High School and Middle School Band Programs Team Up To Entertain the Community

The 5th Annual Jazz & Crab Feed united 330 guests and their love of jazz music performed by student musicians.

On Friday, February 1, the Clock Tower was filled to capacity with guests who look forward each year to one of the top fundraisers for the middle school and high school band programs. 

Along with all-you-can-eat crab, the evening reminded one of stepping into a dinner club of the past.  Complete with refined attire and shining brass, the elegant orchestra staging alluded to an era where upbeat music wove its way through dinner conversation, making it difficult to sit still.  Besides just the top-notch jazz music, there was a silent undertone of symbolism running through the evening.  

All music was live, provided by the jazz bands from the middle and high schools.  Since most of the high school families ‘graduated’ from the middle school band program, there were reminders everywhere of beginnings and endings, and mostly, a precious shared legacy.

For instance, Mr. Glenn Walp, who is the Music Director at the middle school, had two jobs that night.  His main duty was to conduct his student jazz band.  But it was his second job that kept him hopping.  He filled in as keyboardist for the high school, under the musical direction of Mr. Patrick Martin.  As the bands alternated their performances, Mr. Walp would conduct the middle school band in one area, and then dash over the stage to the high school band.  There, he would read music he had not seen until that moment, and accompany the band on his keyboard.  This pattern lasted for almost four hours.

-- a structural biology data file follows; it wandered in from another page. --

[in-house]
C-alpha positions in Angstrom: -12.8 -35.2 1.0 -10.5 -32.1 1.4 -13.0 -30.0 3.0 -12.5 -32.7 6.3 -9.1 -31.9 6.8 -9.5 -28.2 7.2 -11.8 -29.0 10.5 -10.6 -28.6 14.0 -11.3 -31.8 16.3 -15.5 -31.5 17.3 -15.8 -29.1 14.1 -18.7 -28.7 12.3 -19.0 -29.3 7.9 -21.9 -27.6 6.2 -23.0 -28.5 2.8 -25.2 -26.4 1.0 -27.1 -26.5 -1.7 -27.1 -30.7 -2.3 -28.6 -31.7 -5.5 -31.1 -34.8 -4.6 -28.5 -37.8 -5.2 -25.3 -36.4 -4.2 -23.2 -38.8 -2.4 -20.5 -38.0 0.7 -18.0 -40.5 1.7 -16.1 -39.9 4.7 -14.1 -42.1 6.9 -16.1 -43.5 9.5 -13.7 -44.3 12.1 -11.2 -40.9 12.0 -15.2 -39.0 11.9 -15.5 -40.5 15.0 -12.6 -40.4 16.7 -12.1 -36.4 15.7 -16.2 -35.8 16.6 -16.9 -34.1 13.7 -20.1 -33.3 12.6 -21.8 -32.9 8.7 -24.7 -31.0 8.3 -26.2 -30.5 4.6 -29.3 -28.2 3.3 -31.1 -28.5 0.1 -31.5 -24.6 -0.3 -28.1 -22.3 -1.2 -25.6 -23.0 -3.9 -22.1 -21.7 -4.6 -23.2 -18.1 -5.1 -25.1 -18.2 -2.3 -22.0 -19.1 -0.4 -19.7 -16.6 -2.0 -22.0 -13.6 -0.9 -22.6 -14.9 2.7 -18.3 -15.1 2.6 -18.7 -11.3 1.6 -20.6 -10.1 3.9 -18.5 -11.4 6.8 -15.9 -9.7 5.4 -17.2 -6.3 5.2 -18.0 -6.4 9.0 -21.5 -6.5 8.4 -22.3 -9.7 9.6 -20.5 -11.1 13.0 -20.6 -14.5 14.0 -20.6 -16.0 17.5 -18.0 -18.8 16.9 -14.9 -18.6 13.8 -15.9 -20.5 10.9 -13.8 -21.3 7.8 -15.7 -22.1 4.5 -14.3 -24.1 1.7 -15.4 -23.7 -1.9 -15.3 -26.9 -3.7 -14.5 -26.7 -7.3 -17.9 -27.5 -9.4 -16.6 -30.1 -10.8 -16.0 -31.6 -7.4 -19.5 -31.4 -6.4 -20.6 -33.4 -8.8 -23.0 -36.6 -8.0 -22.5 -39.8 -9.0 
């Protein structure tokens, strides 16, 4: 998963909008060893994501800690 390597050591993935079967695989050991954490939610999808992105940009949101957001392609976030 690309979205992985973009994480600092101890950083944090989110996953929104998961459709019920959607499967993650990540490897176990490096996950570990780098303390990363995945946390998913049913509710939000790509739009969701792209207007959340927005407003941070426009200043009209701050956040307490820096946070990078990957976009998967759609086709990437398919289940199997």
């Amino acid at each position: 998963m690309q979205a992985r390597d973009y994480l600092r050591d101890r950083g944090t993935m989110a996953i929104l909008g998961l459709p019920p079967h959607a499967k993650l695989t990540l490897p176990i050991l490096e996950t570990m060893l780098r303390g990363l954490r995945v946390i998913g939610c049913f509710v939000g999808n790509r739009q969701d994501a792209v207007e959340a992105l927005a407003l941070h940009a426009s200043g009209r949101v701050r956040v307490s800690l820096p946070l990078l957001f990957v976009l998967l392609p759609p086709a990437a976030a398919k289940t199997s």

Several parents, especially Victoria Schneider, were struck by this physical embodiment of what the band programs are all about.   She noticed how he represented the whole purpose of the evening, which was the feeling that both programs share so much together, including long history and many memories.  “It isn’t just anyone who can step into an established band at the last minute, and be accepted.  But these high school kids always have a place for Mr. Walp, so that he can just seamlessly join them.”  He is part of them even when they move on to the high school, and his presence reconnects them to their middle school roots.